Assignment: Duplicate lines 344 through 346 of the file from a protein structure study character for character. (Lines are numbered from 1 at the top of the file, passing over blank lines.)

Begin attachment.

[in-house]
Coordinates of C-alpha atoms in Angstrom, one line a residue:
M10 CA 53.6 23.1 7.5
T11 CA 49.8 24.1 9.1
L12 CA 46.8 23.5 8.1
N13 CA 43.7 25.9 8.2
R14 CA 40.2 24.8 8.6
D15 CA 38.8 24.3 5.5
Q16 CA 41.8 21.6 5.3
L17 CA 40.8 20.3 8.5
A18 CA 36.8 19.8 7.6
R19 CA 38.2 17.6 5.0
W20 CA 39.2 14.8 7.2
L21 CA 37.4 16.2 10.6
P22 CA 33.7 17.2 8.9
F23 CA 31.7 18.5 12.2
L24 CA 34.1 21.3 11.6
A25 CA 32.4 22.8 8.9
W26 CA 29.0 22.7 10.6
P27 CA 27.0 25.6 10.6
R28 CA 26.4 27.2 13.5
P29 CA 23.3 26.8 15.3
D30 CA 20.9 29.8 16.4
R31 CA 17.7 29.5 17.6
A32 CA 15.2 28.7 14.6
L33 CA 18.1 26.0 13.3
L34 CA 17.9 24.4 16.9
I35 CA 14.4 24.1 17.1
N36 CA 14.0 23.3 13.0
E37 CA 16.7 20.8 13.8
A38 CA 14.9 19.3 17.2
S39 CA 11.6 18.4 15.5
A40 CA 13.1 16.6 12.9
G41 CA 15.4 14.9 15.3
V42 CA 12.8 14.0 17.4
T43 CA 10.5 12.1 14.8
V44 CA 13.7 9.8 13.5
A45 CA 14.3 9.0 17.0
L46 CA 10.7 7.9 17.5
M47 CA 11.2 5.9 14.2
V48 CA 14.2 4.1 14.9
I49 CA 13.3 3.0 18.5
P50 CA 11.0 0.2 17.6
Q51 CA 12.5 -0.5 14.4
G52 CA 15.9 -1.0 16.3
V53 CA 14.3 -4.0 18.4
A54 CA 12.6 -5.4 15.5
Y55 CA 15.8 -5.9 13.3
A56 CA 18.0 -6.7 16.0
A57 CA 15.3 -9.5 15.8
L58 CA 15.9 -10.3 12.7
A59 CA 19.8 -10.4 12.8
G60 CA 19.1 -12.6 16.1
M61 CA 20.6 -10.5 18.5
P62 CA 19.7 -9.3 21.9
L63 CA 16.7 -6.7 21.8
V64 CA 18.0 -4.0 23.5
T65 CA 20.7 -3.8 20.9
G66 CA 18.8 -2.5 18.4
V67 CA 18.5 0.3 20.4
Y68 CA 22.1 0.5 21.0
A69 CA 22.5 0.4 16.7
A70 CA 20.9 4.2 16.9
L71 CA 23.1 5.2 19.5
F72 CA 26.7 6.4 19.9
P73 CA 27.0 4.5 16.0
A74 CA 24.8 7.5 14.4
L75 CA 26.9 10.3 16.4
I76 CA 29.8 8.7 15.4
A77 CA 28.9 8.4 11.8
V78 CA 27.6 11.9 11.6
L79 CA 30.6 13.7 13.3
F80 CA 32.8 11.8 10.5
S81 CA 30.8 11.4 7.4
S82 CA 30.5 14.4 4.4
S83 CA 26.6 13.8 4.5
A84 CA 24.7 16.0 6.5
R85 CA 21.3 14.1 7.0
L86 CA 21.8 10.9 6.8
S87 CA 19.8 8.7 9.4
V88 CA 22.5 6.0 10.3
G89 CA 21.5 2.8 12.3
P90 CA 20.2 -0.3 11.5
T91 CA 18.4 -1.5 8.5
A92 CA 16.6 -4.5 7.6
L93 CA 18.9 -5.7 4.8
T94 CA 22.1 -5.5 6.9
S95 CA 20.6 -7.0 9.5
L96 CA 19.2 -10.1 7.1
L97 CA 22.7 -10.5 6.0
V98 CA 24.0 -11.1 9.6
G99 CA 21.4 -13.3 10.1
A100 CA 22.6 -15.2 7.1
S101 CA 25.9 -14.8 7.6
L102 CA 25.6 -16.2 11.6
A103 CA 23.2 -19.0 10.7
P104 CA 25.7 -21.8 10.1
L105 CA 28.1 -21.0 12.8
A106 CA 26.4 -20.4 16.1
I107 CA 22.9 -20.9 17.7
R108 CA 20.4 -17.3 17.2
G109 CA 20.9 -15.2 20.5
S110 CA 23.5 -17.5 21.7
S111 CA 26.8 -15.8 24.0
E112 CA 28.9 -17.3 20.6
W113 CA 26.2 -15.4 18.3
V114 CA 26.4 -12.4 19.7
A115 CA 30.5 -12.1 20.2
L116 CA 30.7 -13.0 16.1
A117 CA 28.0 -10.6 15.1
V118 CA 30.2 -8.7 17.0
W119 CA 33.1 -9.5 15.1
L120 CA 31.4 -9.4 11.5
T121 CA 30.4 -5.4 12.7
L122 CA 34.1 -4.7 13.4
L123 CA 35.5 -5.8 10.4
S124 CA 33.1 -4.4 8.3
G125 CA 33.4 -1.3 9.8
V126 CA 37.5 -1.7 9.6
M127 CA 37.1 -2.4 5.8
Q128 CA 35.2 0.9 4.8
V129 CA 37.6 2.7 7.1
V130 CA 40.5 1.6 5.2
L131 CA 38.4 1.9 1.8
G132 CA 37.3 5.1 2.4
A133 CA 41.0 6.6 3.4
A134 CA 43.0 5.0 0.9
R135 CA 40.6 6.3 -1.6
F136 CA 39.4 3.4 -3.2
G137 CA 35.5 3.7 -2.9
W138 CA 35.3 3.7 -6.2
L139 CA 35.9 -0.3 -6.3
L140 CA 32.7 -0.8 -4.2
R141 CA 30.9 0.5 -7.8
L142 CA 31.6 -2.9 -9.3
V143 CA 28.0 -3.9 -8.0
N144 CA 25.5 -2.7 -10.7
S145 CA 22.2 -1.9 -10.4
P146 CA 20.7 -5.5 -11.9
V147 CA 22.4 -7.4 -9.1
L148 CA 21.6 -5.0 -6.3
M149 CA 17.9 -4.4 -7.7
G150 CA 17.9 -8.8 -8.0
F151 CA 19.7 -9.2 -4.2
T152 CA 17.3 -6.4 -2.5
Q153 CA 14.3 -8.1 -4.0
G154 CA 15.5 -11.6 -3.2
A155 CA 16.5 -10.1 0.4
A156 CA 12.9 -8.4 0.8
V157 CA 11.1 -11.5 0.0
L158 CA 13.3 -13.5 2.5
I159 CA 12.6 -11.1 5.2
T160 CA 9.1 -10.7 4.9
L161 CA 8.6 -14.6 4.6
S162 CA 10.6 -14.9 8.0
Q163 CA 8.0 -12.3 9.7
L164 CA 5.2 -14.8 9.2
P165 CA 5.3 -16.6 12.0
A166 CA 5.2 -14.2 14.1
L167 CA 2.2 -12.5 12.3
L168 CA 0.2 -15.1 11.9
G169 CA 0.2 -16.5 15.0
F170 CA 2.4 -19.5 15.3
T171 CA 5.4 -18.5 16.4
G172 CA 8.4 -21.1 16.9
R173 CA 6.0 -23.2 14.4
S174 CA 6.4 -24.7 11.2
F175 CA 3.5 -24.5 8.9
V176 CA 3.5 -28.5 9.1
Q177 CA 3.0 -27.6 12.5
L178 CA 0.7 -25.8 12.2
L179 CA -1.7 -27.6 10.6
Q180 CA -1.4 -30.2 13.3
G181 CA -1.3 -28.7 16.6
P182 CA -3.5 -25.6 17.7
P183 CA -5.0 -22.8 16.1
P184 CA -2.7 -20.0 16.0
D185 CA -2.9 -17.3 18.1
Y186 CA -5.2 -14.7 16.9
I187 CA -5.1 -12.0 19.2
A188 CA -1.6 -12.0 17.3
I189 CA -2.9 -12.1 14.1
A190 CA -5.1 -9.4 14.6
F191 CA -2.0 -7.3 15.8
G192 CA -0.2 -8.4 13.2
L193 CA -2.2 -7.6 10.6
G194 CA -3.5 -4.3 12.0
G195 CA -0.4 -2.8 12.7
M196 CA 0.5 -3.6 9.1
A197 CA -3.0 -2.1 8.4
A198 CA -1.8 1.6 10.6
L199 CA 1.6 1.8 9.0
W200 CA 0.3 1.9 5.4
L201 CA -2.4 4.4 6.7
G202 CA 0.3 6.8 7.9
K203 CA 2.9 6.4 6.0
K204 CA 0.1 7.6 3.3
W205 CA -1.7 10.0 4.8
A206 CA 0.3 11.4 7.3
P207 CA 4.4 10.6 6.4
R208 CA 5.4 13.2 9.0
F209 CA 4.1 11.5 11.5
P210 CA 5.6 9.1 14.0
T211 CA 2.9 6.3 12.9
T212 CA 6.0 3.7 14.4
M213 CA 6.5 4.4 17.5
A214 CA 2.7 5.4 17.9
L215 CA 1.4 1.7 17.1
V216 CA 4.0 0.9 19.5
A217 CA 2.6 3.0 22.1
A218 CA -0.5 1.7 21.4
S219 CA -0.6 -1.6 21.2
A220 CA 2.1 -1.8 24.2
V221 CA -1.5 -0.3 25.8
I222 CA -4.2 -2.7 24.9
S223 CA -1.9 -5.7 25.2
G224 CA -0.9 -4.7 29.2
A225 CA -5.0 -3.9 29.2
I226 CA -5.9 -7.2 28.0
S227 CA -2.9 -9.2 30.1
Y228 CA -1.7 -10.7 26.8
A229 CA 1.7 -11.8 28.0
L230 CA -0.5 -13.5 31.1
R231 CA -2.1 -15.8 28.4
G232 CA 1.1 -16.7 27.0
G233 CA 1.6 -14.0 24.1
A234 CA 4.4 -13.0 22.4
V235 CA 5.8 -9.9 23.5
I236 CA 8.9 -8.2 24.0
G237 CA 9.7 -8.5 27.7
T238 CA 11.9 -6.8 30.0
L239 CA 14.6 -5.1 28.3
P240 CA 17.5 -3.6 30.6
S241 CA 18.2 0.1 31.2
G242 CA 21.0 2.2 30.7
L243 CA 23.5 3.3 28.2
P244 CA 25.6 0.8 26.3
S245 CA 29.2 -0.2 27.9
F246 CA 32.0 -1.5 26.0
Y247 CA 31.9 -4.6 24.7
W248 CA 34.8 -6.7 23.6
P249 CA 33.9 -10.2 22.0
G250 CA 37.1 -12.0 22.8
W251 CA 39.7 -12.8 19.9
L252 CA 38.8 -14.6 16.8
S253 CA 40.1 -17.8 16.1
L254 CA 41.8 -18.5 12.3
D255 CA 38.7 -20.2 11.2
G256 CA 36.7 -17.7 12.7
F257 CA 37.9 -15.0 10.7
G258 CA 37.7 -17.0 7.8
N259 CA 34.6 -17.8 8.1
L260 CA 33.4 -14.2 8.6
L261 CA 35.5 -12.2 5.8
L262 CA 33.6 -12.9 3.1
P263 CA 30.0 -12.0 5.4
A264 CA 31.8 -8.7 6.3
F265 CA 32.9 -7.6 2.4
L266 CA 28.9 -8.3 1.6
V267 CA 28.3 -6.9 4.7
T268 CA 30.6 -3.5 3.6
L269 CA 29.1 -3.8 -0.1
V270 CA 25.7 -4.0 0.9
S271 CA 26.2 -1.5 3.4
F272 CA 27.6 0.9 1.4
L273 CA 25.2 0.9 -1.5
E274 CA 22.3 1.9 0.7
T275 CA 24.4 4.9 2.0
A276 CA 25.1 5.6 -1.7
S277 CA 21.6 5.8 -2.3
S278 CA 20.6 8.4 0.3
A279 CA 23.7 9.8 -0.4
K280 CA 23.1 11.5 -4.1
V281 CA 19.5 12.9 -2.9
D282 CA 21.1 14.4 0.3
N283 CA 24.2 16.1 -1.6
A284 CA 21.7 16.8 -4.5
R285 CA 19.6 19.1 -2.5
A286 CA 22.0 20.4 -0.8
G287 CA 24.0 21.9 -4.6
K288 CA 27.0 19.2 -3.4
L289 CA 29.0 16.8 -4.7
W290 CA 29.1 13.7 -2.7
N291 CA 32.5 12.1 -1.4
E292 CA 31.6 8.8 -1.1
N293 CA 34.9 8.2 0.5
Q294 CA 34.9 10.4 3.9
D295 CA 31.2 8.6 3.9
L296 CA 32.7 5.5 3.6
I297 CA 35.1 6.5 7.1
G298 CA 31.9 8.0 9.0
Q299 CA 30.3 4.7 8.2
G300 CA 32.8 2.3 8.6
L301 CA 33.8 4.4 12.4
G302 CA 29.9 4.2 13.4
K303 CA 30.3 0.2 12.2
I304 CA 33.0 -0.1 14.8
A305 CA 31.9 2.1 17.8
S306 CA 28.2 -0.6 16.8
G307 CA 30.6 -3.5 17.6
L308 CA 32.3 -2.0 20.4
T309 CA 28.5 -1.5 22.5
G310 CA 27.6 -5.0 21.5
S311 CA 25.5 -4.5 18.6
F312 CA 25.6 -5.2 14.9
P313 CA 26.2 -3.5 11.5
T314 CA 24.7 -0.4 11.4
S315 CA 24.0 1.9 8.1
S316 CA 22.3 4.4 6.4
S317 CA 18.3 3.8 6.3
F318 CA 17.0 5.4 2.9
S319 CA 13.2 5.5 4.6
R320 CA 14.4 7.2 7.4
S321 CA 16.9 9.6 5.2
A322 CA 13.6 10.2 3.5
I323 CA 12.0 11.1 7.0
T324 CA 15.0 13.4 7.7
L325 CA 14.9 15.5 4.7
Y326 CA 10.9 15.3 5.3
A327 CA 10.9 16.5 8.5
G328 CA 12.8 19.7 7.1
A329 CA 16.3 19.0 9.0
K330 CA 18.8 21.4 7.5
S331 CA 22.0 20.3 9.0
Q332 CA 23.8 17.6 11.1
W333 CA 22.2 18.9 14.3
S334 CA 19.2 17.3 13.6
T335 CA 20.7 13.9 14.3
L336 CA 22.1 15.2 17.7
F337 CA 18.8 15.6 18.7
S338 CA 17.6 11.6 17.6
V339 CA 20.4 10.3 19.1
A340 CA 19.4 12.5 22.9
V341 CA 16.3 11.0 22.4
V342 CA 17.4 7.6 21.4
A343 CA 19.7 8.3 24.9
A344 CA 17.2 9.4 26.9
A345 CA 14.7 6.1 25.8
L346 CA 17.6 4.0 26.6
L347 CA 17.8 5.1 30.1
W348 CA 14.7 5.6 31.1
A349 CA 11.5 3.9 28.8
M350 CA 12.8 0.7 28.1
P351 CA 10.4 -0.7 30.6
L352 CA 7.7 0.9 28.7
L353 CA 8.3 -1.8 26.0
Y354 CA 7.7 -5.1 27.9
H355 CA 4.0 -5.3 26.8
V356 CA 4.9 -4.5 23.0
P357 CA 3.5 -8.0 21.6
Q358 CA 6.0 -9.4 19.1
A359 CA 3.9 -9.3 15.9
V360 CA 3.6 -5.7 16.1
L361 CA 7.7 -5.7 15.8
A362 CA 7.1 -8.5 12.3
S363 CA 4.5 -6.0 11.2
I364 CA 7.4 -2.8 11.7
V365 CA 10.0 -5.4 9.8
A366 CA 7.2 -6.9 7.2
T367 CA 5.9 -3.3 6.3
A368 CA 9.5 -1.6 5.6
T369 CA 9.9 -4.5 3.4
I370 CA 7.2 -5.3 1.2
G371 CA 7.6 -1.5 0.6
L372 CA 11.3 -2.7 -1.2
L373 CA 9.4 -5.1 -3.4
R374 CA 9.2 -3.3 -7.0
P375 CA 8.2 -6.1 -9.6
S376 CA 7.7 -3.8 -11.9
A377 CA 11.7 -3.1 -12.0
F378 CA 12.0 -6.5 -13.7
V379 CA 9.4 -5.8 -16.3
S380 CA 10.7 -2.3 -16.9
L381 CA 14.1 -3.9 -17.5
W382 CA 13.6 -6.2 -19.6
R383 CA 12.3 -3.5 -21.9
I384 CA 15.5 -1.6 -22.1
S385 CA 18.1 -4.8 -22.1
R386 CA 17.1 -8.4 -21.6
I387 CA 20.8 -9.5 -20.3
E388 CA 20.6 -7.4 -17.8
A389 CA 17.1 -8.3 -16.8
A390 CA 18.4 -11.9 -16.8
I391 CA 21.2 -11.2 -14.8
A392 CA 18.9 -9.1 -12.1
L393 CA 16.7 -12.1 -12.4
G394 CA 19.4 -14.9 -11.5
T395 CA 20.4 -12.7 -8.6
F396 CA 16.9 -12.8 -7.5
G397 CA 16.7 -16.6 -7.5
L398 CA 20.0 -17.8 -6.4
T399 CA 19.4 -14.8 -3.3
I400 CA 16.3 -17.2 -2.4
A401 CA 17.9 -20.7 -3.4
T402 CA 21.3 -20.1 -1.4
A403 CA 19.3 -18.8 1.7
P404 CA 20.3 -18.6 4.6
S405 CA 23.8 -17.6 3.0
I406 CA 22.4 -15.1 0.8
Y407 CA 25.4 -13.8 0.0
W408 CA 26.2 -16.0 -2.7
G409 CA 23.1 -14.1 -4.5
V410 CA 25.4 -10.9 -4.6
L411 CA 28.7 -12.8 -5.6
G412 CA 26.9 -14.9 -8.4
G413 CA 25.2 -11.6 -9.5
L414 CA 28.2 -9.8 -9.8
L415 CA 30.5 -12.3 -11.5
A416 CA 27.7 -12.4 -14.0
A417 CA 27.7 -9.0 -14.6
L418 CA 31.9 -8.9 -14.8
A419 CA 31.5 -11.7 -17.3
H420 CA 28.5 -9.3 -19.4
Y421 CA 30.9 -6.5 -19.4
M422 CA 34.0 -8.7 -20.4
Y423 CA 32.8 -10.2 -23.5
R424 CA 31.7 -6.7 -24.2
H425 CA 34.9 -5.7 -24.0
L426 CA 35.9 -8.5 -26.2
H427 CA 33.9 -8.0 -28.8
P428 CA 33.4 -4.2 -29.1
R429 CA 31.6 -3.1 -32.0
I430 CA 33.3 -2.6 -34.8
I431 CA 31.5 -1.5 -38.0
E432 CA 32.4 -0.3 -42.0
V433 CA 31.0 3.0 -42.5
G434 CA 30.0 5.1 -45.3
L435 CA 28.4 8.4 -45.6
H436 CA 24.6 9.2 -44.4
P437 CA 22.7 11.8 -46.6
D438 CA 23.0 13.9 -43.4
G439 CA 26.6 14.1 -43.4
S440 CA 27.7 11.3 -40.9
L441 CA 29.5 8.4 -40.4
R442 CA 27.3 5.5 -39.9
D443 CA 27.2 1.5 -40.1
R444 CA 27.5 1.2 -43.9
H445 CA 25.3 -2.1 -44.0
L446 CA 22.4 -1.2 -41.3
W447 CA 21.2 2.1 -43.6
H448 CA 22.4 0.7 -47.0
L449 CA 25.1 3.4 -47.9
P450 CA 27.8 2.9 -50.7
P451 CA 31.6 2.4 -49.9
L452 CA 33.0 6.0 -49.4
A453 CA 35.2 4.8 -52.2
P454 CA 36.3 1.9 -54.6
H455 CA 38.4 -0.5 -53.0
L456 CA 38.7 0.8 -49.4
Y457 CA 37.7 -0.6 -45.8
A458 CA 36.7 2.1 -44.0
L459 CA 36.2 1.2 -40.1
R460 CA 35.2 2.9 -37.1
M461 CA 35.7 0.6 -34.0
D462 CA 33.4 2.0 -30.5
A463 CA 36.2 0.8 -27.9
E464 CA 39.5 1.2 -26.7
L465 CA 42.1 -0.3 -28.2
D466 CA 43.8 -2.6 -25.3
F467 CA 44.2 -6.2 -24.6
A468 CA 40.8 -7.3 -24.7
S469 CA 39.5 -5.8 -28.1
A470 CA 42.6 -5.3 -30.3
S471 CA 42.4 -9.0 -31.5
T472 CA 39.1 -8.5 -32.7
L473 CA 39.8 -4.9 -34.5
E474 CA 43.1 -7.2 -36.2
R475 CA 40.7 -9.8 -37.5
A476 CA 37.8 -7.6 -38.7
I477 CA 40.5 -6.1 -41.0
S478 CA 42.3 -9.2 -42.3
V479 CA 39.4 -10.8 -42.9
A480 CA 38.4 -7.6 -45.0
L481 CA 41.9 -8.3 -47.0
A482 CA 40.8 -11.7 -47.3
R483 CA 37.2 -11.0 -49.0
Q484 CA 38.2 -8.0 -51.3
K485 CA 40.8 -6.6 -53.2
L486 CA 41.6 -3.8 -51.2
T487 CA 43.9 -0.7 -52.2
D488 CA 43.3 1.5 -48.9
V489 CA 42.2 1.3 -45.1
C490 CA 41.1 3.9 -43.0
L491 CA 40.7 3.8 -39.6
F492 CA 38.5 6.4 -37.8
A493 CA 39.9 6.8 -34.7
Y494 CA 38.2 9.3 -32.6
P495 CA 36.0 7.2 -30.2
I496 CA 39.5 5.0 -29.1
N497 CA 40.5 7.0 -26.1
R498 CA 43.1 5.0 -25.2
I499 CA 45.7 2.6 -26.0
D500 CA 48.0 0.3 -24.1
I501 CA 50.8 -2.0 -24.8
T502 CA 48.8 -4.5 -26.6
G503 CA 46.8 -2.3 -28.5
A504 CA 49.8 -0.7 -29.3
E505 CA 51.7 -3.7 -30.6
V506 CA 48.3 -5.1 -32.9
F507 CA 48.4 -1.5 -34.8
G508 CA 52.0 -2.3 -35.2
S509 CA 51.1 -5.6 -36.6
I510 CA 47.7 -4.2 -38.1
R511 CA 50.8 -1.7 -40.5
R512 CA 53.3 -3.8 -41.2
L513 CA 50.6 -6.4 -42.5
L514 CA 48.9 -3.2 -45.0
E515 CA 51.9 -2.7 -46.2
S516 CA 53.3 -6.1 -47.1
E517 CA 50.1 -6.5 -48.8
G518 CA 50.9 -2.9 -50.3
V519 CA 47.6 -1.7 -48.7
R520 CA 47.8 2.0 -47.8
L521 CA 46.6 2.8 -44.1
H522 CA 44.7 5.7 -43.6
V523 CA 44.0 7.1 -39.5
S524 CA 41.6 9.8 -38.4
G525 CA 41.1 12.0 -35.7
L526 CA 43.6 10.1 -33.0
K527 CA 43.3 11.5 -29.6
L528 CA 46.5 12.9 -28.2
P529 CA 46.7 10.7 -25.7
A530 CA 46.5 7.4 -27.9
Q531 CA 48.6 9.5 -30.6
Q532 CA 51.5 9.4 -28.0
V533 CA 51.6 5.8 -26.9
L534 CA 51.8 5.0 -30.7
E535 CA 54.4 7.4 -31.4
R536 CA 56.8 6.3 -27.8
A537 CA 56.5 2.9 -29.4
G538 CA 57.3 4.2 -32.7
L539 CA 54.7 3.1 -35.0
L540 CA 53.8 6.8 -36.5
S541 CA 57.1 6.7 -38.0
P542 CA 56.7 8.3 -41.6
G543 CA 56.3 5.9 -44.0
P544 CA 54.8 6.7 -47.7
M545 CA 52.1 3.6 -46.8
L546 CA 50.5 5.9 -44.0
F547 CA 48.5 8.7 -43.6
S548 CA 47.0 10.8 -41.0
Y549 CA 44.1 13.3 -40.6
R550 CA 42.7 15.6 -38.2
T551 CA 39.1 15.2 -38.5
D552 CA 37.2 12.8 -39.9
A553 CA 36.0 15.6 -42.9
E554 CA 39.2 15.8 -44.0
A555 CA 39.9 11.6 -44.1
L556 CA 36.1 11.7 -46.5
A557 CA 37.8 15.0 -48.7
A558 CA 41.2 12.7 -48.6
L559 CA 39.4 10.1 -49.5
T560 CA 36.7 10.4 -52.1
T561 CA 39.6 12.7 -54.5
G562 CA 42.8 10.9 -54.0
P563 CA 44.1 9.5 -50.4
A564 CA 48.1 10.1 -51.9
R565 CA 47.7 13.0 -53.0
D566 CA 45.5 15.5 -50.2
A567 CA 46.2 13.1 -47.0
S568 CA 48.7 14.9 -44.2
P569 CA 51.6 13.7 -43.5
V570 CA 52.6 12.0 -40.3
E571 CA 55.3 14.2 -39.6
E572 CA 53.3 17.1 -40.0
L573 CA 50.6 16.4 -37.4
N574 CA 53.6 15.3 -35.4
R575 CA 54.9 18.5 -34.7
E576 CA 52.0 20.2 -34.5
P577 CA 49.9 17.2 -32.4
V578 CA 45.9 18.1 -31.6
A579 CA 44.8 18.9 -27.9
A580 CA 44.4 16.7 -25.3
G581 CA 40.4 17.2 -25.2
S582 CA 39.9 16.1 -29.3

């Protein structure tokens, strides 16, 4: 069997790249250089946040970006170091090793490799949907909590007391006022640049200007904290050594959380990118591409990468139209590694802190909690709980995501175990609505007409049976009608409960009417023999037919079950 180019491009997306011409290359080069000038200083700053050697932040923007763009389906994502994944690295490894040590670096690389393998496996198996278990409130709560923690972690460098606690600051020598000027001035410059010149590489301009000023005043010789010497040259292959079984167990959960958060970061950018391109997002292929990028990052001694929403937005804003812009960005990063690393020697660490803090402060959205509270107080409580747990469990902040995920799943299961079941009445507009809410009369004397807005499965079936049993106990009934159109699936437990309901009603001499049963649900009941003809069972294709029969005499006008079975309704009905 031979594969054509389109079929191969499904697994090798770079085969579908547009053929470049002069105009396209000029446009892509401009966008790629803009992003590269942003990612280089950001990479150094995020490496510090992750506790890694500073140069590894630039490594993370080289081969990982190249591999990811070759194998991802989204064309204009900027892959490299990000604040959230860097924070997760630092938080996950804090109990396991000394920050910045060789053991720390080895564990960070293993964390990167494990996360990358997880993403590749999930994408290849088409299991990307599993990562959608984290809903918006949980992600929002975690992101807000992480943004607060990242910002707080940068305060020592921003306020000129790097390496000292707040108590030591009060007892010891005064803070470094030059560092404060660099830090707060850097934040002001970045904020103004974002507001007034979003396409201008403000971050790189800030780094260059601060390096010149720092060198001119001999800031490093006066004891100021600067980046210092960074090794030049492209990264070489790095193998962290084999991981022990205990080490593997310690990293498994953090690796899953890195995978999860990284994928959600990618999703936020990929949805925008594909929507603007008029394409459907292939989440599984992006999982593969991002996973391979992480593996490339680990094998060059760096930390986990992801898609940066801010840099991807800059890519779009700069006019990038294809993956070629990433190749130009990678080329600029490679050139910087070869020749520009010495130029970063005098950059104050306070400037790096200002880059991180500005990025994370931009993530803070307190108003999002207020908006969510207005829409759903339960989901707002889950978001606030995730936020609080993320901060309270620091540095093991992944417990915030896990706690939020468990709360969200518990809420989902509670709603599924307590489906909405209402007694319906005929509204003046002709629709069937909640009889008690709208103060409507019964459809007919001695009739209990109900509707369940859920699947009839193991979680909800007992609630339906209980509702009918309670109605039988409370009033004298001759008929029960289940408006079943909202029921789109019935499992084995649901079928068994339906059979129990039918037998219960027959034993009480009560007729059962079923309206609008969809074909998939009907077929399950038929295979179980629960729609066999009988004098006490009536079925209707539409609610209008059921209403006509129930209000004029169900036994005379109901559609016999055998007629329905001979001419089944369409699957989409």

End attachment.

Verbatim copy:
P351 CA 10.4 -0.7 30.6
L352 CA 7.7 0.9 28.7
L353 CA 8.3 -1.8 26.0